This automated selection routine generally provides a reasonable fit to the demagnetization data (Fig. F14). Low-coercivity overprints, such as drilling-induced remanent magnetization, are ignored whether they constitute a small or substantial percentage of the natural remanent magnetization (Fig. F14C, F14D, F14F, F14G). The program does not find a satisfactory straight line fit for samples exhibiting curvilinear behavior, as one would expect (Fig. F14B). Anchored PCA fits constitute 12% of the directions with misfits less than the cutoff value. Although some high-coercivity samples with apparently reliable directions are excluded (Fig. F14H), any inclination bias due to such anchored fits is minimized.

Note that the intensity reported for such PCA directions represents the length of the projection of the lowest- and highest-treatment vectors used in the PCA calculation onto the best-fit direction. Because the origin is not included in the PCA calculation and the remanence remaining after the highest treatment may be significant, the resulting characteristic remanent magnetization intensity values are systematically lower than those derived from the remanence at the lowest demagnetization step adopted for the PCA calculation.

Piece-average directions

The mean remanent magnetization of individual archive-half pieces >9 cm was calculated as an additional internal reliability check. All 2 cm individual PCA directions with sufficiently low misfits (see above) were averaged using Fisher statistics; the reported PCA intensity is the vector mean. Heterogeneous magnetization directions in a single piece can be identified from high values of the associated CSD. Figure F16 shows the data from a single piece and illustrates two aspects of the adopted piece-averaging approach that should be kept in mind. First, the piece average is calculated using the curated piece lengths assuming that all subpieces have the same relative orientation. Thus, any subpieces that have rotated relative to one another may adversely affect the mean direction (e.g., the break between subpieces at ~65 cm in Section 330-U1372A-9R-2 [Piece 1] in Fig. F16). Second, when boundaries separating flows or lithologic units with different directions or intensities occur within a piece, the average direction may be erroneous. Conversely, if they are sufficiently different, inclination variations in a piece may facilitate recognition of unit boundaries. Hence, piece averages with CSD > 20° were excluded from further shipboard analysis. However, it is likely that careful analysis of changes at subpiece boundaries would allow some of these rejected data to be retained in later shore-based analysis of the data.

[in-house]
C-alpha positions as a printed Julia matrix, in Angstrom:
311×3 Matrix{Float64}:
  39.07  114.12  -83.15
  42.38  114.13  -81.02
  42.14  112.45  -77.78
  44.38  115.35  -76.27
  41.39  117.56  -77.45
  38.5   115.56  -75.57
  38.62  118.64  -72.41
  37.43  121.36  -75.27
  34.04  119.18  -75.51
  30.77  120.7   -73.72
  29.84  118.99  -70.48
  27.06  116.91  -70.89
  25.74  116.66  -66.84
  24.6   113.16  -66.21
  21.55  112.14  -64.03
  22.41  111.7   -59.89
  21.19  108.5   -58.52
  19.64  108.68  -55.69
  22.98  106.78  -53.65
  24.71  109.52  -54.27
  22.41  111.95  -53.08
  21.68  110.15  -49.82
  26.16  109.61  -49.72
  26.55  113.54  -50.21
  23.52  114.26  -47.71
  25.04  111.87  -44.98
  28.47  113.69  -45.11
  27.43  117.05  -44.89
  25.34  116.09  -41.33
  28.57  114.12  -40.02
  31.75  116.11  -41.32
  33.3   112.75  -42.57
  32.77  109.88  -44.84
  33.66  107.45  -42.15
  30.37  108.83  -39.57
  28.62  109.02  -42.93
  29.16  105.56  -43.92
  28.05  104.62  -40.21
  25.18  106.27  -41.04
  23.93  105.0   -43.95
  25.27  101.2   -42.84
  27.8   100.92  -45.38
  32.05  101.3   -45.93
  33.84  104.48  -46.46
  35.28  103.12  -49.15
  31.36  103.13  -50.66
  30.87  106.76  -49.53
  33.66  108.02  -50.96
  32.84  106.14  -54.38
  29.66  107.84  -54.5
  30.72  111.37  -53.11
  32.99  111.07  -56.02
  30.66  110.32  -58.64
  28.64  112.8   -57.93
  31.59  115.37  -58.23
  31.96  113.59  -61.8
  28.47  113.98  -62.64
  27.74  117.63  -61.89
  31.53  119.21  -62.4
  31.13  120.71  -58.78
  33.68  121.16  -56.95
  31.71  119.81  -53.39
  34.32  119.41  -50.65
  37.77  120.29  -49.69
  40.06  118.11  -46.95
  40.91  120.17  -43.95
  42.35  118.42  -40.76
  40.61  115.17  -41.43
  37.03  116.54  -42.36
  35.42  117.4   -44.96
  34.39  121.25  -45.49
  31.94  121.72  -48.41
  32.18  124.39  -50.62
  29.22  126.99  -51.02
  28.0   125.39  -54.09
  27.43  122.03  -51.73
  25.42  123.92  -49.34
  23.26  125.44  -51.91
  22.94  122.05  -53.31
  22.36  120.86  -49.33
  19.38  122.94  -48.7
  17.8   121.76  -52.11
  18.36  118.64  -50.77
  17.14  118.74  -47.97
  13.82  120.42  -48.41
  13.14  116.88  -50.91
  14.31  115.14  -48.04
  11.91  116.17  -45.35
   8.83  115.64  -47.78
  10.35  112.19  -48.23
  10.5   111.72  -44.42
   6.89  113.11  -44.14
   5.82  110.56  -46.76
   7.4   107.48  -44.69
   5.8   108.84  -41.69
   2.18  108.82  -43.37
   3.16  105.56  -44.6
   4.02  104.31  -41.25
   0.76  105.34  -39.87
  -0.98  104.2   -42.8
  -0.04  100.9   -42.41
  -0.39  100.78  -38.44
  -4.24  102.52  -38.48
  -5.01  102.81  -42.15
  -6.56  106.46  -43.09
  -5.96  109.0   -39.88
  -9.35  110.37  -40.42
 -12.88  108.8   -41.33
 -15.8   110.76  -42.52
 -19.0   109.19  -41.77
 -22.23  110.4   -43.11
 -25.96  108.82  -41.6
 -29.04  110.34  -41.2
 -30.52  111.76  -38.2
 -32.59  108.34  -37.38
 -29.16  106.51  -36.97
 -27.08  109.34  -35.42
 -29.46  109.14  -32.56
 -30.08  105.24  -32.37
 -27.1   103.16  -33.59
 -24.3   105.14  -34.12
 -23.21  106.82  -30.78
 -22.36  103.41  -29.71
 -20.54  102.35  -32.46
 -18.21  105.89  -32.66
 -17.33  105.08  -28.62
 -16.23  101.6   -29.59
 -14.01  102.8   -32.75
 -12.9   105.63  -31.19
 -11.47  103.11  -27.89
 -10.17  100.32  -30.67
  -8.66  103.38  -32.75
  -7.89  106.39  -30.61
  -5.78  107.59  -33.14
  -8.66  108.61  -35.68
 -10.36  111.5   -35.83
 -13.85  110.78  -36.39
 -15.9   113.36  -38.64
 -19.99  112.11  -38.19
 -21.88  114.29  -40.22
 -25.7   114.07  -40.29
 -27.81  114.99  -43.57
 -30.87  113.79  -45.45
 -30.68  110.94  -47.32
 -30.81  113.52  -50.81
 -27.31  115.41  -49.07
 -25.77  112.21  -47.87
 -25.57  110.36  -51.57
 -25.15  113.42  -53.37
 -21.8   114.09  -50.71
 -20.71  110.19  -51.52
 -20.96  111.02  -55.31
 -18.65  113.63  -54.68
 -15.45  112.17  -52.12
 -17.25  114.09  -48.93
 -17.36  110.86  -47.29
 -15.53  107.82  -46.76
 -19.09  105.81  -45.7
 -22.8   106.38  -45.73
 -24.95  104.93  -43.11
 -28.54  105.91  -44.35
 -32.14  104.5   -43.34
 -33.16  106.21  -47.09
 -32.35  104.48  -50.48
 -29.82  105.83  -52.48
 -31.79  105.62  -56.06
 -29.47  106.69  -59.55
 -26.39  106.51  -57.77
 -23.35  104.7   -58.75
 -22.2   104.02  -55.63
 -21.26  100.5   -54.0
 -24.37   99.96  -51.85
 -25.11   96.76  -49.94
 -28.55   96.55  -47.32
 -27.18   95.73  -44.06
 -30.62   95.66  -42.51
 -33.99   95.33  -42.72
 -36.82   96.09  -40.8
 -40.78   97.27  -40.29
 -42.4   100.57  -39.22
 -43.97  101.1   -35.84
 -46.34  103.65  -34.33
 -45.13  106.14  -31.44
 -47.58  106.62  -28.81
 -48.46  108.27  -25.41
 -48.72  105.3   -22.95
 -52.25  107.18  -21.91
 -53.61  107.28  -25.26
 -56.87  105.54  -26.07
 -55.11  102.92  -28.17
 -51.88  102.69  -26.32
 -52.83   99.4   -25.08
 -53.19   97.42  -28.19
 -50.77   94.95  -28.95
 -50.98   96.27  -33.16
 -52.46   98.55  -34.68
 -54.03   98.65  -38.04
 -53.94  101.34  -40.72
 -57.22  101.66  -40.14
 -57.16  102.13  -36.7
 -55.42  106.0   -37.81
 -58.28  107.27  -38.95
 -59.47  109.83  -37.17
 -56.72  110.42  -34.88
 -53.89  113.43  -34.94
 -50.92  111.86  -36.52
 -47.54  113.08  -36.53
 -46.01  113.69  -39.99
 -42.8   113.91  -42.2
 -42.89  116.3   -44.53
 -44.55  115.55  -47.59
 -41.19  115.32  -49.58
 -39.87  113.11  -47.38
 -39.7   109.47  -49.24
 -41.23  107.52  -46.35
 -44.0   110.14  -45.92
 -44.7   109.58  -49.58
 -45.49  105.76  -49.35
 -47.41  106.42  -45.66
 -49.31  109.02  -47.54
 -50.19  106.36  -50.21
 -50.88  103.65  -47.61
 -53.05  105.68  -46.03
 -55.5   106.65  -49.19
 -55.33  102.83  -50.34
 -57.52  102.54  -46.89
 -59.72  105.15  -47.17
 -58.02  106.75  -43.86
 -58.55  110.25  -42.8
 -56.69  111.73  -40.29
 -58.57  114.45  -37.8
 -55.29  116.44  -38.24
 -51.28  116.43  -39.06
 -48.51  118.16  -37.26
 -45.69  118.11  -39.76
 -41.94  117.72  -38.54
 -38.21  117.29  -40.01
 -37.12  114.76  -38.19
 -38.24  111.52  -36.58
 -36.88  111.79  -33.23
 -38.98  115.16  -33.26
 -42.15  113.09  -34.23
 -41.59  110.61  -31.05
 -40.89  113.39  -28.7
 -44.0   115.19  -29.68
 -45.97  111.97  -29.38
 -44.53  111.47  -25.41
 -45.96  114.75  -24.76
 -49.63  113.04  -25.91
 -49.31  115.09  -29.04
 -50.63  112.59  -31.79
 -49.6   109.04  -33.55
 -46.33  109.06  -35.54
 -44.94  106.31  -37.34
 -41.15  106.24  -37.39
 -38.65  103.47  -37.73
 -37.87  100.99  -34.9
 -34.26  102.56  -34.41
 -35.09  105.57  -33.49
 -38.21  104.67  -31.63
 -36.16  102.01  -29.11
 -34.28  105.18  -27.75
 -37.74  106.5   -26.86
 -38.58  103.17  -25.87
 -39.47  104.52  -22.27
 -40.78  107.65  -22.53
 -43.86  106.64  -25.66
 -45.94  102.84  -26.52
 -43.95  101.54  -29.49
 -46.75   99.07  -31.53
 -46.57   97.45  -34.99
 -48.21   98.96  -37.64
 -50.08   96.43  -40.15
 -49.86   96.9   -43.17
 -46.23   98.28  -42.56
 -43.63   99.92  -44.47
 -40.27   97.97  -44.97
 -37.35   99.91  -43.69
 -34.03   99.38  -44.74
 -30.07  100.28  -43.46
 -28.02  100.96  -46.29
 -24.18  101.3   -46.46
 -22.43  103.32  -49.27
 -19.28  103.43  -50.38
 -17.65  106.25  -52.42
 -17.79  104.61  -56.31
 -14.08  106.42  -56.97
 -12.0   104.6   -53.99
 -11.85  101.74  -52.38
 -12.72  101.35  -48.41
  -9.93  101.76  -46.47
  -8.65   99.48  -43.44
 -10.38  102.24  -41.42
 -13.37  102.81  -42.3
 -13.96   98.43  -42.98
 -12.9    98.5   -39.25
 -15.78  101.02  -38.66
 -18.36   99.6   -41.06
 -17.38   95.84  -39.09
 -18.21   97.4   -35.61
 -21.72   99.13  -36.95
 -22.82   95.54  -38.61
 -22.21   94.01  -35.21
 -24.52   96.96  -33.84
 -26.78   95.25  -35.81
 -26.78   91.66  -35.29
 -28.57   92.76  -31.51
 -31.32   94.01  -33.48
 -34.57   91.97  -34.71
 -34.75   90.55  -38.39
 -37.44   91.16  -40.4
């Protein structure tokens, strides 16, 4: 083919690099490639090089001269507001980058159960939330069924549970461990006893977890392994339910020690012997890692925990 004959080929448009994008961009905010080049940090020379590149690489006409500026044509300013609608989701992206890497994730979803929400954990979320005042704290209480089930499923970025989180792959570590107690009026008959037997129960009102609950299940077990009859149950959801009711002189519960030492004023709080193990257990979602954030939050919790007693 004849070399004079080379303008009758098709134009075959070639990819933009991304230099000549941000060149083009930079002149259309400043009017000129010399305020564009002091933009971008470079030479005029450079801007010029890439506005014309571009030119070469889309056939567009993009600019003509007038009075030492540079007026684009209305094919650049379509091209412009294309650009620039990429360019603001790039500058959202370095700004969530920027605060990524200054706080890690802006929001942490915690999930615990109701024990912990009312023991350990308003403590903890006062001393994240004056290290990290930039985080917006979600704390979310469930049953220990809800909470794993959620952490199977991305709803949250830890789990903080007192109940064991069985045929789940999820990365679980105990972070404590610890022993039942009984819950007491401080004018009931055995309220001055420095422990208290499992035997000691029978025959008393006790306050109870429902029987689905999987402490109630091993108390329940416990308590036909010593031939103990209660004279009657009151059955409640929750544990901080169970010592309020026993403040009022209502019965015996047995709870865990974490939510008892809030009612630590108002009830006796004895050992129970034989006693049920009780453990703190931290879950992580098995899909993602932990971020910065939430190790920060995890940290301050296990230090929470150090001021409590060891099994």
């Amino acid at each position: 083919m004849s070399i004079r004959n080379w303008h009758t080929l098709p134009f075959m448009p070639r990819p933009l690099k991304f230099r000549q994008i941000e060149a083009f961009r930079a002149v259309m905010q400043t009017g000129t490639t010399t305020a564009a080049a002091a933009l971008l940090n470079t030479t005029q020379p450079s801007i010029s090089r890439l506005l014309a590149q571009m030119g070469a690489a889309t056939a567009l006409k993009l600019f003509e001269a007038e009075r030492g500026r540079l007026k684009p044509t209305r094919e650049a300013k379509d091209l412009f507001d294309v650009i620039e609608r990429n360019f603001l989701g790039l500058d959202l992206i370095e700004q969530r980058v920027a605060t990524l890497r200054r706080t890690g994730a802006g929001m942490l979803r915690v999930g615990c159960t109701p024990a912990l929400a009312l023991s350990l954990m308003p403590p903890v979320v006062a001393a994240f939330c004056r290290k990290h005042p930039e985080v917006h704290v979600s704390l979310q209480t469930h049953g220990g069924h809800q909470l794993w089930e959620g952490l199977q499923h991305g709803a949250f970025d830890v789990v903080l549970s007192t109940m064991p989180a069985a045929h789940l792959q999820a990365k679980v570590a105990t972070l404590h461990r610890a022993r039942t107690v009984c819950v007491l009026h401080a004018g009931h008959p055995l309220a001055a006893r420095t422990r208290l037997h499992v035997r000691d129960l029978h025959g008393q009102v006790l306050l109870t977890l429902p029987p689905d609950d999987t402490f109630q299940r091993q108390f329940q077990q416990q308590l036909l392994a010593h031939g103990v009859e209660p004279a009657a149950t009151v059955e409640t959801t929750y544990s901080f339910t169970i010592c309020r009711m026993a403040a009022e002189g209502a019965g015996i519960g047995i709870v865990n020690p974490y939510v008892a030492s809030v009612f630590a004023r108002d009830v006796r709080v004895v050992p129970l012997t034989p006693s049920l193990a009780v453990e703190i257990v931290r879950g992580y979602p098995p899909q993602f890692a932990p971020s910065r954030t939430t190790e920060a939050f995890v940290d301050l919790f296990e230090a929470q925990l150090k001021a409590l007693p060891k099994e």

Discrete sample data

All discrete samples taken from the working halves for shipboard magnetic analysis were 8 cm3 cubes. Although standard 2.5 cm diameter minicores are more commonly used, the cubic samples were preferred because they should have a more reproducible vertical reference (based on a double-bladed saw cut perpendicular to the core length) than the minicores (where the fiducial arrow on the split-core face must be transferred to the long axis of the sample). Discrete samples for shipboard analysis were selected on the basis of identified flow boundaries, the in situ confidence index (see “Igneous petrology and volcanology”), and results from archive-half stepwise AF demagnetization.

The remanent magnetization of discrete samples was measured exclusively with the JR-6A spinner magnetometer following tests of discrete sample measurements on the cryogenic magnetometer (described below). For samples measured on the spinner magnetometer, the automated sample holder was used, providing the most accurate discrete sample remanent magnetization directions and intensities. A set of four standard samples (previously measured in the shielded room at the Scripps Institution of Oceanography and archived as SIO 1, SIO 2, SIO 6, and SIO 8) was measured on the spinner magnetometer. The directions obtained were typically within 1°–2° of the known values, and intensities were accurate to within a few percent.

The current version of the software for discrete sample measurements on the cryogenic magnetometer (SRM_DISCRETE, Build allows for measurement in 24 separate orientations. The four SIO standards were measured in all orientations (Fig. F17). These experiments revealed considerable scatter among these 24 positions, ranging from ~10°–15° for strongly magnetized samples (~1–10 A/m) up to and exceeding 30° for weaker samples. The origin of this scatter is unknown. For this reason, all discrete samples were measured using the spinner magnetometer. The archive-half data measured on the cryogenic magnetometer agree with discrete sample data, and we have no reason to question their validity.